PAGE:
Moisture Ventilation

Discussion in 'Coop & Run - Design, Construction, & Maintenance' started by suderm, Sep 19, 2017.

  1. suderm

    suderm Out Of The Brooder

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    Apr 25, 2017
    So I am approaching my first winter with chickens (Eastern PA, USA) and I was getting everything ready in my coop and run last weekend and I have a question about ventilation.

    I purchased this prefabricated coop from Tractor Supply
    [​IMG]

    I modified it so that my chickens have a protected run while they are not free ranging so I modified the end to attach to a run.I am going to put plywood on the 3 sides underneath the roost/nesting area so the brutal winds at my house don't sap too much heat from the deep litter inside. However I need to cut in ventilation. The wall on the left hand side of the above picture has an egg door with a small slide open vent. I was going to close that because it faces the direction where I get most of the wind at my house. So I was going to cut a small (maybe 1.5 inch diameter) hole above their entrance door to allow moisture to escape but it will be in the wind protected area so wind doesnt whip through at night.

    Is that a big enough hole? Should I make a bigger one? Should I buy a small slotted air duct to make it less of a wide open hole? Any specific vents people have used to modify their coops?

    Thanks for any help!
     

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  2. wamtazlady

    wamtazlady Chillin' With My Peeps

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    Jul 18, 2013
    Kalispell MT
    A little hole is not enough to get the moisture out of your coop. The vent issue is one of several reasons the coops you can buy at the store are not recommended. I have about 10 square feet of vent that is open year round for a dozen chickens. You will have to figure out a way to get more vents in your coop, however, the vents should not allow a breeze to blow on the birds. My vents are up high, about 5 feet. The roost is down low at about 20 inches. A good way to cover up your run is to use clear shower curtains on 3 sides to block the breezes. The one open side is to allow ventilation. When the sun shines the run gets warmed up. My girls are out in the run all day, even when the temperature went down to -22. The run was noticeably warmer than outside when I'd go in there to feed them.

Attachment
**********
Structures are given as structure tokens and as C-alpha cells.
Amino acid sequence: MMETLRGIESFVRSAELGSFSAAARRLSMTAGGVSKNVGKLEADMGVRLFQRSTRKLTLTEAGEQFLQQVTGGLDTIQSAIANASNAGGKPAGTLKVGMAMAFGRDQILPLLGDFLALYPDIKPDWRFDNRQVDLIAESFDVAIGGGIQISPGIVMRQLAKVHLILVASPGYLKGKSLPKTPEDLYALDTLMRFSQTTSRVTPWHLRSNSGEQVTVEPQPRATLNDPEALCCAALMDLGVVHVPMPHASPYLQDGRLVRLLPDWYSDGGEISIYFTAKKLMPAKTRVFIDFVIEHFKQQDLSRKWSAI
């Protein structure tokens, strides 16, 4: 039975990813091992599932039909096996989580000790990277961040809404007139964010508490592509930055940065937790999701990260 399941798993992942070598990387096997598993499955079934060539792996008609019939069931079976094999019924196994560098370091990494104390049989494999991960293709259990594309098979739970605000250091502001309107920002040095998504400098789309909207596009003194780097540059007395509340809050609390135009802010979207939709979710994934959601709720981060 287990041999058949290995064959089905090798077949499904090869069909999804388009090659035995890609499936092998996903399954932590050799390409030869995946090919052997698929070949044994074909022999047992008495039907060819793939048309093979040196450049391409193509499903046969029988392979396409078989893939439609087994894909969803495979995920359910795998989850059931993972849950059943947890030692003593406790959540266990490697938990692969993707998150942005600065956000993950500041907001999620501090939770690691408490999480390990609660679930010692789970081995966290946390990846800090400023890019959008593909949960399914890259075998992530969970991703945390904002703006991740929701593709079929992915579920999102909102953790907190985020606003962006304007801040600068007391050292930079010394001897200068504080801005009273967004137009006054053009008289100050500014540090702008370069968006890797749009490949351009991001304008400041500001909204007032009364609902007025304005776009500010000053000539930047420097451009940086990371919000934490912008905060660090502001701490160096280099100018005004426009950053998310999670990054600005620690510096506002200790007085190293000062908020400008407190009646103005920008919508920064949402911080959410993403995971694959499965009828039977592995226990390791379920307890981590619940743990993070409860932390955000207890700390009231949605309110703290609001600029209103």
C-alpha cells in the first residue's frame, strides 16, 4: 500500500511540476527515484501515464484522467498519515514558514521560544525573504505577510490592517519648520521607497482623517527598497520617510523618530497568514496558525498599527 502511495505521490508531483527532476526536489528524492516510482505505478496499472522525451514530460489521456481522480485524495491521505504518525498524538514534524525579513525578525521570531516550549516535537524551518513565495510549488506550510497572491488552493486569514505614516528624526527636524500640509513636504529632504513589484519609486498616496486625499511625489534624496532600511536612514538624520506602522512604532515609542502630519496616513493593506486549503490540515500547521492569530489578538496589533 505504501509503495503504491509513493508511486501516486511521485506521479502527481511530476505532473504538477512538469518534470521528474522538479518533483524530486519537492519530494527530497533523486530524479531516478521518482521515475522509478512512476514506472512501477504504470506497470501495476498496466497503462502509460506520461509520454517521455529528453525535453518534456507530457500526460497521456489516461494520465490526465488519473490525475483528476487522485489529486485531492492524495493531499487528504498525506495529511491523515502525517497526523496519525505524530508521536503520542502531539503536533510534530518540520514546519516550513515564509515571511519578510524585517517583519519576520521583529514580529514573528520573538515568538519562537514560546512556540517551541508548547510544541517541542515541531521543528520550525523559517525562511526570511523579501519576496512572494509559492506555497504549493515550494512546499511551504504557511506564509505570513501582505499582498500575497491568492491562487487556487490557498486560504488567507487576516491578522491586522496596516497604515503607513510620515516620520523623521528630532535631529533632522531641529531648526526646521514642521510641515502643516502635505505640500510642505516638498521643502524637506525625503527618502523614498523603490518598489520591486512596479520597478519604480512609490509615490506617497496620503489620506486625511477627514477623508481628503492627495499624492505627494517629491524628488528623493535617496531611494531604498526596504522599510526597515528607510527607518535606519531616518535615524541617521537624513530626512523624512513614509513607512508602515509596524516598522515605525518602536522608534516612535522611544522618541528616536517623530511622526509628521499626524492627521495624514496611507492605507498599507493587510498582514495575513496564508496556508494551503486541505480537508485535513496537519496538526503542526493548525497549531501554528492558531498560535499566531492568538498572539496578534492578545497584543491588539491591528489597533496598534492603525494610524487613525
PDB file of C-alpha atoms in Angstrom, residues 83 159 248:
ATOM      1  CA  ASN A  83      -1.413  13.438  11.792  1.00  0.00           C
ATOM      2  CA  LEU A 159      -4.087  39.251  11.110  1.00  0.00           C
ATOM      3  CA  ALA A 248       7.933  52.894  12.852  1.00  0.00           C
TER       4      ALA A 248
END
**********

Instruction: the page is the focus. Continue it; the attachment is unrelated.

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  3. aart

    aart Chicken Juggler! Premium Member

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    Nov 27, 2012
    SW Michigan
    My Coop
    Is that your actual coop/run....you have 4...5...6 large birds?
    Would you also post a pic of the larger run?

    You might be better off modifying that coop/run to a larger coop.

    Not sure you could do a true heat generating deep litter in a raised coop, let alone one that small.

    Ventilation is much more important than 'holding heat'.
     
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  4. suderm

    suderm Out Of The Brooder

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    Apr 25, 2017
    I donthave a proper picture of the attached run on me, here is a screenshot of a video of my daughter putting the girls away at night :)

    I have four rhode island reds. They are 8 months old or so.

    The run is 10'x12' with a covered hardware cloth roof over 3/4 of it and then one area with an aluminum roof to give them a dry area if its raining.

    Thoughts on dropping that roosting area down to ground level(or slightly above)? I could cut larger vents then (farther away from the roosting bars.)

    My thought was to get the pre-fab coop for a few years because I have never had chickens before and then build a custom one once I figured out what I liked and disliked about this one.
     

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